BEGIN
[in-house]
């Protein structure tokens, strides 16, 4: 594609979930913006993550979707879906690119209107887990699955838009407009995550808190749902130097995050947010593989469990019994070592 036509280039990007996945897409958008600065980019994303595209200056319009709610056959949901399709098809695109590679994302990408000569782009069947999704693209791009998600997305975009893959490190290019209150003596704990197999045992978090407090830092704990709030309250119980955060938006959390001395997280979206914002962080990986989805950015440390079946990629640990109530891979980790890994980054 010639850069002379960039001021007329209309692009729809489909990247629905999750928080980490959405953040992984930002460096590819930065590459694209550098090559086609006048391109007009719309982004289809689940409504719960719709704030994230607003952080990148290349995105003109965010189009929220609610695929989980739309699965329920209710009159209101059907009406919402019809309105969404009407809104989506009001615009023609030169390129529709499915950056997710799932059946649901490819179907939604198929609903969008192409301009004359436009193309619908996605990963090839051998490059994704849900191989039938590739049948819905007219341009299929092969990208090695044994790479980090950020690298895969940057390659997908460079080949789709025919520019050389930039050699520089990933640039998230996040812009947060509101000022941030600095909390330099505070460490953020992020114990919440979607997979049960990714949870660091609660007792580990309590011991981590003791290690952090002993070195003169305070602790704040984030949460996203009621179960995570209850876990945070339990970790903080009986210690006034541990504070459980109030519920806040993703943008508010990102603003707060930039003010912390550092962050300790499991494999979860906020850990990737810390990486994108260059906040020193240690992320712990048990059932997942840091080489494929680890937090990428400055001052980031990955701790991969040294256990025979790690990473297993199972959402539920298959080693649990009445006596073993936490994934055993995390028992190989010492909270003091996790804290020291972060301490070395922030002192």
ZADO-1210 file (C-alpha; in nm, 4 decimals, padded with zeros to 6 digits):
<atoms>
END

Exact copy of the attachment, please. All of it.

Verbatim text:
[in-house]
């Protein structure tokens, strides 16, 4: 594609979930913006993550979707879906690119209107887990699955838009407009995550808190749902130097995050947010593989469990019994070592 036509280039990007996945897409958008600065980019994303595209200056319009709610056959949901399709098809695109590679994302990408000569782009069947999704693209791009998600997305975009893959490190290019209150003596704990197999045992978090407090830092704990709030309250119980955060938006959390001395997280979206914002962080990986989805950015440390079946990629640990109530891979980790890994980054 010639850069002379960039001021007329209309692009729809489909990247629905999750928080980490959405953040992984930002460096590819930065590459694209550098090559086609006048391109007009719309982004289809689940409504719960719709704030994230607003952080990148290349995105003109965010189009929220609610695929989980739309699965329920209710009159209101059907009406919402019809309105969404009407809104989506009001615009023609030169390129529709499915950056997710799932059946649901490819179907939604198929609903969008192409301009004359436009193309619908996605990963090839051998490059994704849900191989039938590739049948819905007219341009299929092969990208090695044994790479980090950020690298895969940057390659997908460079080949789709025919520019050389930039050699520089990933640039998230996040812009947060509101000022941030600095909390330099505070460490953020992020114990919440979607997979049960990714949870660091609660007792580990309590011991981590003791290690952090002993070195003169305070602790704040984030949460996203009621179960995570209850876990945070339990970790903080009986210690006034541990504070459980109030519920806040993703943008508010990102603003707060930039003010912390550092962050300790499991494999979860906020850990990737810390990486994108260059906040020193240690992320712990048990059932997942840091080489494929680890937090990428400055001052980031990955701790991969040294256990025979790690990473297993199972959402539920298959080693649990009445006596073993936490994934055993995390028992190989010492909270003091996790804290020291972060301490070395922030002192």
ZADO-1210 file (C-alpha; in nm, 4 decimals, padded with zeros to 6 digits):
<atoms>